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4.5 out of 5 stars
4.5 out of 5 stars
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This six part series started slowly with quite a dry first episode, which might put you off watching the following five hours. It really is worth persevering because the pace picks up dramatically with the second programme and, overall, this is a fascinating, insightful and entertaining series.
The host is historian and archaeologist Richard Miles, an expert on the ancient world of the Mediterranean which is where much of the story takes place. The series explores what holds the modern world together - civilisation - by examining its roots some 6000 years ago, and tracing the development of cities and human integration through the ancient worlds to the decline and fall of the Roman Empire - when `modern' historians can take over!
Miles is a good storyteller who talks directly to the viewer as he visits sites all over the Middle East and Mediterranean. He works from a polished script, giving a lot of emphasis to key one-liners. This isn't a rambling old duffer elaborating upon his specialised subject in meandering fashion; it's a discourse with a purpose, with Miles hitting home his point that people in 3000 BC were much the same then as we are now - and they organised themselves in the same ways. Religion, politics, war, diplomacy, technology, trade, art and culture all play a part in the development of civilisation, and we are shown how each come to the fore at different points in the timeline.

The story starts in Uruk, considered to be the 'mother of all cities', in southern Iraq, then explores Syria, Egypt, Anatolia and Greece to find the very first Bronze Age cities. Little written evidence remains from this time - and other archaeological remains are fragmentary - so this history blurs into myth and supposition at times. However, it was interesting to see how we can trace the movement of cultural influence across a continent by digging up common forms of pottery! The few precious letters from rulers and chieftains of this period were fascinating, too; especially the one where a petulant princeling complains that his relative can't think very much of him because he hasn't been sent any ostriches!
That first episode was the weakest, probably because of the paucity of evidence from the period, but once we get into the collapse of the Bronze Age society thanks to the invasion of the Sea People, and then the rise of Iron Age culture, it really kicks off. I was fascinated by the letters from one ruler, calling for help in fighting off the Sea People, who described in painful details the collapse of his city's infrastructure.
Then we find out how the Phoenicians got their name (from a purple dye; their major trade asset), and learn about the rise of the fearsome Assyrian army. One Assyrian king was on the throne for a massive 35 years and he waged war for 31 of those years - astonishing. The Assyrian empire commanded countless vassal states, and laid waste to the northern state of Israel -- which allowed the southern land of Judea to flourish. That's one of the first moments when we can clearly see a connecting thread of history, running straight from the Iron Age through to the modern world.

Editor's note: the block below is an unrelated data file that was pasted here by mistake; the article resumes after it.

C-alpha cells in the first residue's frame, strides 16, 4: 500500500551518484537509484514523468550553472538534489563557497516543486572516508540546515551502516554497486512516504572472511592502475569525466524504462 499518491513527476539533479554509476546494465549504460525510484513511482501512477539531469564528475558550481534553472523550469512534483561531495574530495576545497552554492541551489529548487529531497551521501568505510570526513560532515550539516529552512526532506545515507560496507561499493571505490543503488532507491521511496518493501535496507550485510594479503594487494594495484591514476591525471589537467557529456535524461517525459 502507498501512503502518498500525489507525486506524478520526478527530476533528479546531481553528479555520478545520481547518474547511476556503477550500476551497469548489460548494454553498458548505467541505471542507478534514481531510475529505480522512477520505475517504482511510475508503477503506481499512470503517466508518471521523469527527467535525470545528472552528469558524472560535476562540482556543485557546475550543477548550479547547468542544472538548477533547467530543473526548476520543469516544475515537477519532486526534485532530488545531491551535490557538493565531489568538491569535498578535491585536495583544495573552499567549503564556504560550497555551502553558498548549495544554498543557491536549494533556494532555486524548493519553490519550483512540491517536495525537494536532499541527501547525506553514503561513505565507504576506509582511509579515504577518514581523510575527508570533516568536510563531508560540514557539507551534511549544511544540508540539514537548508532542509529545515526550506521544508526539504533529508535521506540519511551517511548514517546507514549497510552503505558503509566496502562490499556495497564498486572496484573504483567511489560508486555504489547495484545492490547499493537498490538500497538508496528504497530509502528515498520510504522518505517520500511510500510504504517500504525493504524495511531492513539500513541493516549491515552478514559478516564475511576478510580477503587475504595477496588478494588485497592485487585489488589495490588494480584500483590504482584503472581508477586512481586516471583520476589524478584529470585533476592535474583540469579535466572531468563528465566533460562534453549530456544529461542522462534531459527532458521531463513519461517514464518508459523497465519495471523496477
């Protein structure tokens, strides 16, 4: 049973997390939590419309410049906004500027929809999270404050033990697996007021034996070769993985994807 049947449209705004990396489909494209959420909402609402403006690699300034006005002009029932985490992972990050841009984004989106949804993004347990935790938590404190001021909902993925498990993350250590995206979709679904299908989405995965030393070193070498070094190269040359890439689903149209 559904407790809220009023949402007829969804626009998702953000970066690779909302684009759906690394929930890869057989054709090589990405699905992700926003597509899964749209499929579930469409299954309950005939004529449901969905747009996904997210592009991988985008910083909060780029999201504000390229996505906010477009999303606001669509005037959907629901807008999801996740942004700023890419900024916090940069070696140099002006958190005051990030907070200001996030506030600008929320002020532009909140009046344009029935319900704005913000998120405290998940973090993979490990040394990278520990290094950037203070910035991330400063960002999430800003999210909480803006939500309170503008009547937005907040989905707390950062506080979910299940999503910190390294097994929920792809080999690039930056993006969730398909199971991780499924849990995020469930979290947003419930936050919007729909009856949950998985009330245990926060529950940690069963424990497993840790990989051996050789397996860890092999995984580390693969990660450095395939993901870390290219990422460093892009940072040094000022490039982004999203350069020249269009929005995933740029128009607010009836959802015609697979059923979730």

Miles then follows the development of civilisation through its Greek period, which also has direct influences on how modern societies are organised, including both democracy and totalitarian forms of government. There's insight into the lives of the Spartans - and much more thereafter. The Romans are fairly crammed in, however; we get an overview of their society and its different forms of government, not an in-depth examination.

So if you enjoy history, political or cultural investigations then you'll be rewarded by watching these six, one-hour programmes. They showcase a huge variety of ancient artefacts and fascinating documents, drawing on the expertise of the presenter to highlight revealing single lines of script and draw parallels with the modern situation. It's also a relief to be given a big dollop of history without it being infested by ridiculous `recreations' or dramatisations of `what might have happened'. Listening to an enthusiastic expert in the subject beats watching actors clanging fake swords, any day!
(Although it would have been nice to see some CGI recreations of some of the ancient cities, now and then; it can be hard to visualise an entire city from a mound on the horizon, or from the bare, rocky foundations which remain today).
I also found some of the presenter's pronunciation a little odd; he has a habit of inserting syllables where none exist (so 'assembly' becomes ass-em-ber-ley) and leaving out other quite crucial ones (so 'regularly' becomes 'regly', and so on). It's not a major point, but seems a little at odds with the otherwise scrupulous attention to detail.

Overall, excellent documentary television.
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on 1 December 2010